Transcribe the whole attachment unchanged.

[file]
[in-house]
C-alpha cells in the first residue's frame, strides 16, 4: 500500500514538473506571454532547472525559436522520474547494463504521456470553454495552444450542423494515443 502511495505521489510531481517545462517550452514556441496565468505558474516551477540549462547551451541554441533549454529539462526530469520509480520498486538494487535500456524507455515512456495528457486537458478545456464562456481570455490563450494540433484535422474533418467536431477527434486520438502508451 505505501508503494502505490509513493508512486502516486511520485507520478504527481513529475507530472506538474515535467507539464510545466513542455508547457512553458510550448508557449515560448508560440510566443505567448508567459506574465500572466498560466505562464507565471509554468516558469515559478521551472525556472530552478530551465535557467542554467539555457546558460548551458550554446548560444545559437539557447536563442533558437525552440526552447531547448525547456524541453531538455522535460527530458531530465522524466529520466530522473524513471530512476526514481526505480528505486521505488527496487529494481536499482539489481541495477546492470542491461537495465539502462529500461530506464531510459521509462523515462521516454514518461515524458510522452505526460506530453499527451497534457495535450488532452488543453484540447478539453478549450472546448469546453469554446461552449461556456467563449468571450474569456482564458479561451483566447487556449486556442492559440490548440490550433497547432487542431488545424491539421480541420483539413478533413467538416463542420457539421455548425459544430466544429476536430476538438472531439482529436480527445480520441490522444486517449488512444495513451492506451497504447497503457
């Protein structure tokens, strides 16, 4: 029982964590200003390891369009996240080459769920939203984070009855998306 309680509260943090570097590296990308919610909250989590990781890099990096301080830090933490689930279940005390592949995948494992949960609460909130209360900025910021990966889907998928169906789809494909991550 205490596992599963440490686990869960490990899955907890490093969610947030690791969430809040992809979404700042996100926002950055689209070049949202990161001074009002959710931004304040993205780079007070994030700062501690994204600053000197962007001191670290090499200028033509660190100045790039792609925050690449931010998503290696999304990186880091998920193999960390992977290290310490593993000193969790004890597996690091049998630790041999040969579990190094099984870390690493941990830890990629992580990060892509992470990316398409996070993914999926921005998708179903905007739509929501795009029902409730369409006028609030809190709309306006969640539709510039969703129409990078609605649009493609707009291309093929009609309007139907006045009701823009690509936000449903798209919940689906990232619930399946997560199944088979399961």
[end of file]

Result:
[in-house]
C-alpha cells in the first residue's frame, strides 16, 4: 500500500514538473506571454532547472525559436522520474547494463504521456470553454495552444450542423494515443 502511495505521489510531481517545462517550452514556441496565468505558474516551477540549462547551451541554441533549454529539462526530469520509480520498486538494487535500456524507455515512456495528457486537458478545456464562456481570455490563450494540433484535422474533418467536431477527434486520438502508451 505505501508503494502505490509513493508512486502516486511520485507520478504527481513529475507530472506538474515535467507539464510545466513542455508547457512553458510550448508557449515560448508560440510566443505567448508567459506574465500572466498560466505562464507565471509554468516558469515559478521551472525556472530552478530551465535557467542554467539555457546558460548551458550554446548560444545559437539557447536563442533558437525552440526552447531547448525547456524541453531538455522535460527530458531530465522524466529520466530522473524513471530512476526514481526505480528505486521505488527496487529494481536499482539489481541495477546492470542491461537495465539502462529500461530506464531510459521509462523515462521516454514518461515524458510522452505526460506530453499527451497534457495535450488532452488543453484540447478539453478549450472546448469546453469554446461552449461556456467563449468571450474569456482564458479561451483566447487556449486556442492559440490548440490550433497547432487542431488545424491539421480541420483539413478533413467538416463542420457539421455548425459544430466544429476536430476538438472531439482529436480527445480520441490522444486517449488512444495513451492506451497504447497503457
């Protein structure tokens, strides 16, 4: 029982964590200003390891369009996240080459769920939203984070009855998306 309680509260943090570097590296990308919610909250989590990781890099990096301080830090933490689930279940005390592949995948494992949960609460909130209360900025910021990966889907998928169906789809494909991550 205490596992599963440490686990869960490990899955907890490093969610947030690791969430809040992809979404700042996100926002950055689209070049949202990161001074009002959710931004304040993205780079007070994030700062501690994204600053000197962007001191670290090499200028033509660190100045790039792609925050690449931010998503290696999304990186880091998920193999960390992977290290310490593993000193969790004890597996690091049998630790041999040969579990190094099984870390690493941990830890990629992580990060892509992470990316398409996070993914999926921005998708179903905007739509929501795009029902409730369409006028609030809190709309306006969640539709510039969703129409990078609605649009493609707009291309093929009609309007139907006045009701823009690509936000449903798209919940689906990232619930399946997560199944088979399961």